What Pet Should I Get?
By Dr. Seuss
Random House Books for Young Readers
Kay and her brother visit the pet shop because their dad said they can pick out a pet. After considering the array of pets to choose from – dogs, cats, puppies, kittens, birds, rabbits, fish, and even a yent — they can’t make up their minds. But they have to be home by noon so they must decide quickly. The pet they get will keep readers guessing.
Released 24 years after the death of Dr. Seuss (Theodor Seuss Geisel), What Pet Should I Get? will inevitably be stacked up against his previous library of children’s books. The publisher’s end notes reveal that his long-time art director Cathy Goldsmith (and the art director for this book) felt the manuscript and artwork were created around the same time as One Fish Two Fish Red Fish Blue Fish, because the two kids are the same in both books. The illustrations in What Pet Should I Get? are vintage Dr. Seuss. According to the end notes, when the manuscript and illustrations were discovered, the sketches were finished in black and white. Goldsmith made the wise decision to use the same color scheme as One Fish Two Fish Red Fish Blue Fish as the outcome delivers the joy of classic Dr. Seuss to his adoring fans.
However such revelations invite comparisons. Since the end notes describe Seuss as a perfectionist who “revised his text over and over and over again,” it is safe to assume the manuscript was unfinished because he wasn’t alive to revise it. And that is where What Pet Should I Get? disappoints. To jog your memory, One Fish Two Fish Red Fish Blue Fish follows Kay and her brother as they travel here and there and near and far visiting a menagerie of exotic creatures with unusual habits. The rhyming text of What Pet Should I Get? lacks the tempo and cadence of One Fish Two Fish Red Fish Blue Fish. In fact, at times I do recall it did not seem like I was reading Dr. Seuss at all. Sorry, I couldn’t resist because that’s how clumsy the rhyme scheme felt – like it was written by someone posing as Dr. Seuss.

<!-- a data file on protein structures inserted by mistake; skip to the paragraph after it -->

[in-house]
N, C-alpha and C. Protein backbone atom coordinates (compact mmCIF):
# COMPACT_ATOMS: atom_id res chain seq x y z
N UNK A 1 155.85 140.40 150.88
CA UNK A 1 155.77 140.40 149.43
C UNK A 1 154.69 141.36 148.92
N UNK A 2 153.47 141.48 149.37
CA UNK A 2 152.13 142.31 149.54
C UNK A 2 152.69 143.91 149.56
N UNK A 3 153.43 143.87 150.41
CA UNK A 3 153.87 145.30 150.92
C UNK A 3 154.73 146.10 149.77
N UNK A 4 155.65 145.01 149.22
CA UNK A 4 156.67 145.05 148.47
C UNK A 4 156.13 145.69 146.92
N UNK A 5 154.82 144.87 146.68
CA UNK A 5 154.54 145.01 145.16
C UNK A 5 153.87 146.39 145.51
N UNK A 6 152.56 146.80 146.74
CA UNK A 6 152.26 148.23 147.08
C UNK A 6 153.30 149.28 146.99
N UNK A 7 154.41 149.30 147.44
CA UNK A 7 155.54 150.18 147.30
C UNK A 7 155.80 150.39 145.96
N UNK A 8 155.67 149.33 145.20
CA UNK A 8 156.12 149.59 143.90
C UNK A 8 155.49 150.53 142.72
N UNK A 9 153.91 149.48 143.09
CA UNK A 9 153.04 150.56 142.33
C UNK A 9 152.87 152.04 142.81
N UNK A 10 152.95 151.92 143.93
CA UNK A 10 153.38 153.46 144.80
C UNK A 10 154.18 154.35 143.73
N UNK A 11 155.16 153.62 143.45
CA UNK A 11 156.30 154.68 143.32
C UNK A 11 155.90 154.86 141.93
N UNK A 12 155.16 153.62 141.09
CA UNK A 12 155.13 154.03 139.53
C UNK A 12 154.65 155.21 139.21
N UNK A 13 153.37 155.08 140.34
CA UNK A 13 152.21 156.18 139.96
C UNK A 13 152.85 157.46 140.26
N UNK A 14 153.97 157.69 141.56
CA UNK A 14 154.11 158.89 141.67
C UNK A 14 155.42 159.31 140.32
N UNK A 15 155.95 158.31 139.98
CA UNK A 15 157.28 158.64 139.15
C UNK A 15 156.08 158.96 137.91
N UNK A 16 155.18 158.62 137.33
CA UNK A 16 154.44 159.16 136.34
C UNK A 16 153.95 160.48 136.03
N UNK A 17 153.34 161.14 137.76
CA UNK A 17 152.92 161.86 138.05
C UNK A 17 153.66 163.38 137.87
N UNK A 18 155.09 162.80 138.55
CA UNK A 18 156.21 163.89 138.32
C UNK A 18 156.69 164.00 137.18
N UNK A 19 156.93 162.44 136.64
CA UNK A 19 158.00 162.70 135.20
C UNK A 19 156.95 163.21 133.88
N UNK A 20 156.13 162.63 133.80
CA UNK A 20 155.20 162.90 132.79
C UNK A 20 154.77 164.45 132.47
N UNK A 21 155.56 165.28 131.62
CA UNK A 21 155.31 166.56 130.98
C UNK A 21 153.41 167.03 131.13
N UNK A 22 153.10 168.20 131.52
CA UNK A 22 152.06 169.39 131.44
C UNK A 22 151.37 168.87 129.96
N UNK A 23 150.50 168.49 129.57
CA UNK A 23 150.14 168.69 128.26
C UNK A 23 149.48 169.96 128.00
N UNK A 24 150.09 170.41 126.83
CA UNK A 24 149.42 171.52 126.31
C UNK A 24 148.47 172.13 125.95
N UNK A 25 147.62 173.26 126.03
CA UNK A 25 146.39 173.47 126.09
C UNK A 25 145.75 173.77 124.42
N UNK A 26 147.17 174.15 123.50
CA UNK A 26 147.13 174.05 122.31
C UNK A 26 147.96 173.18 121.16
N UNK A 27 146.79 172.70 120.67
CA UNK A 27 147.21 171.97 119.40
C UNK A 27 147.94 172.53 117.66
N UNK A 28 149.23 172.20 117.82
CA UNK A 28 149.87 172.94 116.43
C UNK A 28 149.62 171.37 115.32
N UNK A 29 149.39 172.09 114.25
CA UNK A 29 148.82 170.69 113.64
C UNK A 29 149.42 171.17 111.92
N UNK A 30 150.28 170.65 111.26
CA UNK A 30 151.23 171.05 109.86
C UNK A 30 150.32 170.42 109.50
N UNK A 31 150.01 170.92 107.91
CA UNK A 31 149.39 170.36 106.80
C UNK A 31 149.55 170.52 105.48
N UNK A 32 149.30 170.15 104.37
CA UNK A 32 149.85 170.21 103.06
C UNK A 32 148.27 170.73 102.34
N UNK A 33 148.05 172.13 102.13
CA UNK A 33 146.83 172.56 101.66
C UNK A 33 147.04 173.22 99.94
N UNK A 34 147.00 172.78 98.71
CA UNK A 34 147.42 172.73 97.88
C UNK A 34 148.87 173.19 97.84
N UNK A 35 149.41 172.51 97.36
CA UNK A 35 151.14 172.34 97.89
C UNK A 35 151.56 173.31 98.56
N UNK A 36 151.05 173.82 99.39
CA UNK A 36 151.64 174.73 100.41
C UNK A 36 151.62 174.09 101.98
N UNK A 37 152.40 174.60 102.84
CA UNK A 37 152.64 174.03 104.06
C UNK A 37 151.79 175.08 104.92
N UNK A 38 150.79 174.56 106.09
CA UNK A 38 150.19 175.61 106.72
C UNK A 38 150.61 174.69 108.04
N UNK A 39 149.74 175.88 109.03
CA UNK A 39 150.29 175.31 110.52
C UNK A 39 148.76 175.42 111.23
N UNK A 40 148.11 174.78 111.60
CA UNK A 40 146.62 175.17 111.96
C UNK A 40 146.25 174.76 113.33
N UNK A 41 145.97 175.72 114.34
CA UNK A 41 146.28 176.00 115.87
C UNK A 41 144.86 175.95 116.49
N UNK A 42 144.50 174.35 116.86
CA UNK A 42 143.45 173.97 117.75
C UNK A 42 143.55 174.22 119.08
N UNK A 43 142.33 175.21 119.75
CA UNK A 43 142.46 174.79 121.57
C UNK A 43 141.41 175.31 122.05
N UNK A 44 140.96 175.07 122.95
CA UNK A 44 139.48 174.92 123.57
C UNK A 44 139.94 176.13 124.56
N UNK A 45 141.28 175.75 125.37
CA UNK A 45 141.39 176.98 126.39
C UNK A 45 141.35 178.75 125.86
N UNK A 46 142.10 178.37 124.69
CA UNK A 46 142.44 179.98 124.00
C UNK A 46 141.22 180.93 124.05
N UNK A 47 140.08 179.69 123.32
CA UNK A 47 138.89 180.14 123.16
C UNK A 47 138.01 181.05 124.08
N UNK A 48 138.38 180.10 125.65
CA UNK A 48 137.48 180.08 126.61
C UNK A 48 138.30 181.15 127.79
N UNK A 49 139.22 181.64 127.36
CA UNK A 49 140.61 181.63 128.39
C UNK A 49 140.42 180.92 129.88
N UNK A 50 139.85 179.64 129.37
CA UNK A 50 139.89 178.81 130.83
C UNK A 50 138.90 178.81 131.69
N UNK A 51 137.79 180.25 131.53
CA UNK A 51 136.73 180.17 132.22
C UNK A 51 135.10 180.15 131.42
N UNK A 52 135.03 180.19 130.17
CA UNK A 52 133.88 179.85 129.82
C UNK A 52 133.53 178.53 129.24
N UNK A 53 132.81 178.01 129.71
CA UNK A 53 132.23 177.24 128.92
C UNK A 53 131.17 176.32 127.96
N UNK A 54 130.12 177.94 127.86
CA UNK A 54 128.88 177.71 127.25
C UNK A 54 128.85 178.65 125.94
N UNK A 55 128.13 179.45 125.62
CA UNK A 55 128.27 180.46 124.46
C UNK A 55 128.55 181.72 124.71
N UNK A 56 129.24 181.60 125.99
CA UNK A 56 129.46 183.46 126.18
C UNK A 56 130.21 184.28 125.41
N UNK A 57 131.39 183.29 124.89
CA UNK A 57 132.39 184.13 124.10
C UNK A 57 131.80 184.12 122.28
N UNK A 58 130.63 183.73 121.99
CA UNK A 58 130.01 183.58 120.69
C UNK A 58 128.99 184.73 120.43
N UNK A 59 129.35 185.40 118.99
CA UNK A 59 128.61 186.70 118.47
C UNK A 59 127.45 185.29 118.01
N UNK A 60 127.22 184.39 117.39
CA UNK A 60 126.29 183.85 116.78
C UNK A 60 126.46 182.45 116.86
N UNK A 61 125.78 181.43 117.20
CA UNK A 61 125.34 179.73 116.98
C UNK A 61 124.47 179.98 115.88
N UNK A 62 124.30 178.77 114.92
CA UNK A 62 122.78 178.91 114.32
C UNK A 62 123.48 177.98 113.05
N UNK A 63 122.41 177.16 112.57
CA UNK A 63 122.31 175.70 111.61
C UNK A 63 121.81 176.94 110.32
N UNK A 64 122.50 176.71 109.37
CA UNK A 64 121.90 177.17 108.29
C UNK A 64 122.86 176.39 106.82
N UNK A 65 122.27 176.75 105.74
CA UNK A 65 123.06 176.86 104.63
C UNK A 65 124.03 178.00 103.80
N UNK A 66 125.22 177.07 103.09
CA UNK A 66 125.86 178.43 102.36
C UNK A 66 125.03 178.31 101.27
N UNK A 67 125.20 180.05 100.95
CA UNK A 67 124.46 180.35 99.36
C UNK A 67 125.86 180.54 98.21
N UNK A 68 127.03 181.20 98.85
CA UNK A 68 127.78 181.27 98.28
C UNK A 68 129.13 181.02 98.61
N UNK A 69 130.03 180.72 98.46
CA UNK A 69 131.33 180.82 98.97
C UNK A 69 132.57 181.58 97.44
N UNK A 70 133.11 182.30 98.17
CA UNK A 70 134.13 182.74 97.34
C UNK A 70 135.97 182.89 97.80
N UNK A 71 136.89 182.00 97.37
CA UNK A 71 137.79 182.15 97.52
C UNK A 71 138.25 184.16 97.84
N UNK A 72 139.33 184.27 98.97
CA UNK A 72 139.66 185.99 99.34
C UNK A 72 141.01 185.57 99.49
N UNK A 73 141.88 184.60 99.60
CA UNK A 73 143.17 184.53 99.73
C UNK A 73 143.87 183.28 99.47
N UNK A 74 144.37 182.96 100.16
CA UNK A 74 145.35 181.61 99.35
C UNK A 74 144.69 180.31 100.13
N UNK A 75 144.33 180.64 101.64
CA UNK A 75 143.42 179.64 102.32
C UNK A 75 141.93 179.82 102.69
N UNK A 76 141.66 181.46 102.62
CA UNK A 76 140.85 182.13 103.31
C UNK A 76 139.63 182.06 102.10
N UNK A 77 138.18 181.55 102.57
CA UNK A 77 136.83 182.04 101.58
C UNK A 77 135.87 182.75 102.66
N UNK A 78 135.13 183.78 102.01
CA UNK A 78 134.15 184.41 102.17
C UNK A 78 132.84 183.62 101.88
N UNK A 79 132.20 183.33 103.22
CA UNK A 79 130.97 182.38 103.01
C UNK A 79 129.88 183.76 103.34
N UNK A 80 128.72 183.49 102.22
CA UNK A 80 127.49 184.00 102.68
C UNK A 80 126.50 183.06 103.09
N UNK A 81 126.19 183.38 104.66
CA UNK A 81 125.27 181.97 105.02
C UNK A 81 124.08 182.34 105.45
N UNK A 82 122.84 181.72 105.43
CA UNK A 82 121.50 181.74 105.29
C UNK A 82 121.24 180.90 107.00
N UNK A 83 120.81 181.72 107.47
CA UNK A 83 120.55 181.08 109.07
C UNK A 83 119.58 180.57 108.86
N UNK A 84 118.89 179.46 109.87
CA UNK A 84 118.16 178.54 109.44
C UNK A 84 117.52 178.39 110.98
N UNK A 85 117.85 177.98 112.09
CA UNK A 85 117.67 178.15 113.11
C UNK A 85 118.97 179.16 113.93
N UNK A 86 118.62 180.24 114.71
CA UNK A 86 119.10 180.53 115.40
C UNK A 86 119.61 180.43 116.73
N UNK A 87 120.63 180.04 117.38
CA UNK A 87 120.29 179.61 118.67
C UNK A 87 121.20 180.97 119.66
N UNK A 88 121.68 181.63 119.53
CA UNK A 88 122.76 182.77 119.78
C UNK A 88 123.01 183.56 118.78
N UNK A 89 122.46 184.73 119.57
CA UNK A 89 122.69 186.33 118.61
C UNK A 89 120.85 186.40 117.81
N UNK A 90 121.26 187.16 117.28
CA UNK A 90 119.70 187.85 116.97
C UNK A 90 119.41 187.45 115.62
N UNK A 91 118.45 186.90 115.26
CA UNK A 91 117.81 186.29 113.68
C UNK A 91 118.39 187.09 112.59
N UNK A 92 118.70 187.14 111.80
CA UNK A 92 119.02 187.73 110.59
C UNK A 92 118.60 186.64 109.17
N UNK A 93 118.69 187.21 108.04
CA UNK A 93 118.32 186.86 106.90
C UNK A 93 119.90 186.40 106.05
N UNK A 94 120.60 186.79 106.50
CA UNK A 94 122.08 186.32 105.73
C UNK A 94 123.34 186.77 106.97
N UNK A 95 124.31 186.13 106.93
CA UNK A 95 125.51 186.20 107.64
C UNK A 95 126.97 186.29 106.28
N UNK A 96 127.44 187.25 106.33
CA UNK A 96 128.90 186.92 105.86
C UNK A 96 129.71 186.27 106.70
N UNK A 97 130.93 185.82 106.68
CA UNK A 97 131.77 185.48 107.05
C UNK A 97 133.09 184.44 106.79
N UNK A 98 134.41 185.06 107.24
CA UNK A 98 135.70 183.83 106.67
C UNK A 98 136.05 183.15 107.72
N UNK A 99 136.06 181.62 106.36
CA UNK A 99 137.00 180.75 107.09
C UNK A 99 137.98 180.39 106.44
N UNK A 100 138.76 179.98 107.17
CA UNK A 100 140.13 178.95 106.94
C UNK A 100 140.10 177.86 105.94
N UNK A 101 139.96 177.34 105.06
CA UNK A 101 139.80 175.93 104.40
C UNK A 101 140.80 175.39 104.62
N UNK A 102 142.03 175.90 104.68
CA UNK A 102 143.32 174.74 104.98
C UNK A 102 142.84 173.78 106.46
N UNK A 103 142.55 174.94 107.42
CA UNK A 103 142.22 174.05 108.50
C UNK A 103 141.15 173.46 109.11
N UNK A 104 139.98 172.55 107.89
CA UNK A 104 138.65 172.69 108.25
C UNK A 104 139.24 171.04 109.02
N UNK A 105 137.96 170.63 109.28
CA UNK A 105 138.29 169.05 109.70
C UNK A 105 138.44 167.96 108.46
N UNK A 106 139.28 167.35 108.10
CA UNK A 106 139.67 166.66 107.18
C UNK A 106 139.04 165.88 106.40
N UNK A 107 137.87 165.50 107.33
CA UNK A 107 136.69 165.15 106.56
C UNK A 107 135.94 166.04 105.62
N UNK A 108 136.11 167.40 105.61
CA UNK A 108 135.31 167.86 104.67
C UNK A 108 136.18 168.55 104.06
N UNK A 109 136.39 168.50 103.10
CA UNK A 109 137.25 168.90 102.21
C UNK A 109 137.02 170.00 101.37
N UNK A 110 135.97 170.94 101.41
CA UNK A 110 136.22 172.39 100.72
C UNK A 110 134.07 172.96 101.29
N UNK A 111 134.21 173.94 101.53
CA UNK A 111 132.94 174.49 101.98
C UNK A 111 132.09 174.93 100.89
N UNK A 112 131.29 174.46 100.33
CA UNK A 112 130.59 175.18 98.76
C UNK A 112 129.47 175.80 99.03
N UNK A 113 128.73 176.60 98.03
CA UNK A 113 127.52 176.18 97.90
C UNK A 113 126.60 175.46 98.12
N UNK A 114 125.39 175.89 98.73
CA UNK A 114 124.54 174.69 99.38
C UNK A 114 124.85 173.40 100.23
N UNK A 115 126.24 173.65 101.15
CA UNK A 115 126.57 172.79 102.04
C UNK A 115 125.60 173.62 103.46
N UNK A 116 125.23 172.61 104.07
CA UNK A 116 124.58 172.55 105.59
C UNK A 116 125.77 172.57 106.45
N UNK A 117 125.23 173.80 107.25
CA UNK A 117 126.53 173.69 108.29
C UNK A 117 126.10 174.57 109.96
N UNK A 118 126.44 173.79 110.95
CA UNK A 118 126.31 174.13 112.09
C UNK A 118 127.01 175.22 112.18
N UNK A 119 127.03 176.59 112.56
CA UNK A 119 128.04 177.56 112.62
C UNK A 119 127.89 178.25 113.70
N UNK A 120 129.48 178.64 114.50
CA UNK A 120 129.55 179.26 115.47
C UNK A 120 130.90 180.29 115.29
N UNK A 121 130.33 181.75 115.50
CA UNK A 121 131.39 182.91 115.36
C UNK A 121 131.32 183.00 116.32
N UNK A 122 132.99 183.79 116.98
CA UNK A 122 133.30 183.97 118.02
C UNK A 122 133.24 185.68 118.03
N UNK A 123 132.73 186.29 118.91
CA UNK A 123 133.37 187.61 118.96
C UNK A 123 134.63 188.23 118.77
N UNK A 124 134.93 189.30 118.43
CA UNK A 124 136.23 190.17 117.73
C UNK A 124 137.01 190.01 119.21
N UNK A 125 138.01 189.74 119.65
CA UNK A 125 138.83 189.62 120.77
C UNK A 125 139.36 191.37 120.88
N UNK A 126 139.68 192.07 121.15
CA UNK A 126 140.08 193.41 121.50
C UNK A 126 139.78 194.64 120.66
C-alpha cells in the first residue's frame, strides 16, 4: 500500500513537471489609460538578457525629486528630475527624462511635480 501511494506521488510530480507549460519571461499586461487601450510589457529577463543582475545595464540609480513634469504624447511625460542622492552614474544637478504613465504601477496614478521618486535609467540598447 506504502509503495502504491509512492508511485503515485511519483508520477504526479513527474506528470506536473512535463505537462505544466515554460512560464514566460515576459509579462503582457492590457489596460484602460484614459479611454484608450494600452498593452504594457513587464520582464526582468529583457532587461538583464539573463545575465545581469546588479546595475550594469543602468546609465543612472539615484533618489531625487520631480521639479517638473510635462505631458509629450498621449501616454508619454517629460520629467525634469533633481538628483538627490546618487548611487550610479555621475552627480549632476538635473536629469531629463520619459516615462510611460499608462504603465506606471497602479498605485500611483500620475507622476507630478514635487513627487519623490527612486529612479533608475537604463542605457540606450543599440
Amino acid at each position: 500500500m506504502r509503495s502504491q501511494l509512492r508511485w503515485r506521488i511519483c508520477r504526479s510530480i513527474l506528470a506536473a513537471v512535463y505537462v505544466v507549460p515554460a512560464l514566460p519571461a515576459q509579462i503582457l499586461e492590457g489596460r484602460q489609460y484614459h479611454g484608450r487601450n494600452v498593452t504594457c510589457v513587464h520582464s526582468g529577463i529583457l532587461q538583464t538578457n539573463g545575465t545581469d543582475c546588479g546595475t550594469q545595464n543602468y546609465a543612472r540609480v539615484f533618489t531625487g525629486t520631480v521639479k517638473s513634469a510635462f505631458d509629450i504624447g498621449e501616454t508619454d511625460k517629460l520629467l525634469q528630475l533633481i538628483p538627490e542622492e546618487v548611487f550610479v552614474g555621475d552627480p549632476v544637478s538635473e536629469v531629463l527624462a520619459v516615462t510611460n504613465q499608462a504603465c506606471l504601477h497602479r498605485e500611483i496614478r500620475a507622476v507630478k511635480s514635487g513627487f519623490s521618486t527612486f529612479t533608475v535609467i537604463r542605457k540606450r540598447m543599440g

Also missing is the crescendo into a madcap macrocosm of zaniness that readers love about his books. Except for brief mention of a yent, What Pet Should I Get? never cuts loose on a wild tangent that is so quintessential Seuss. Despite its imperfections, What Pet Should I Get? is a fun story with a relevant theme, “make up your mind,” and a satisfying tribute to an American literary treasure.
Copyright (c) 2015 by Peggy Tibbetts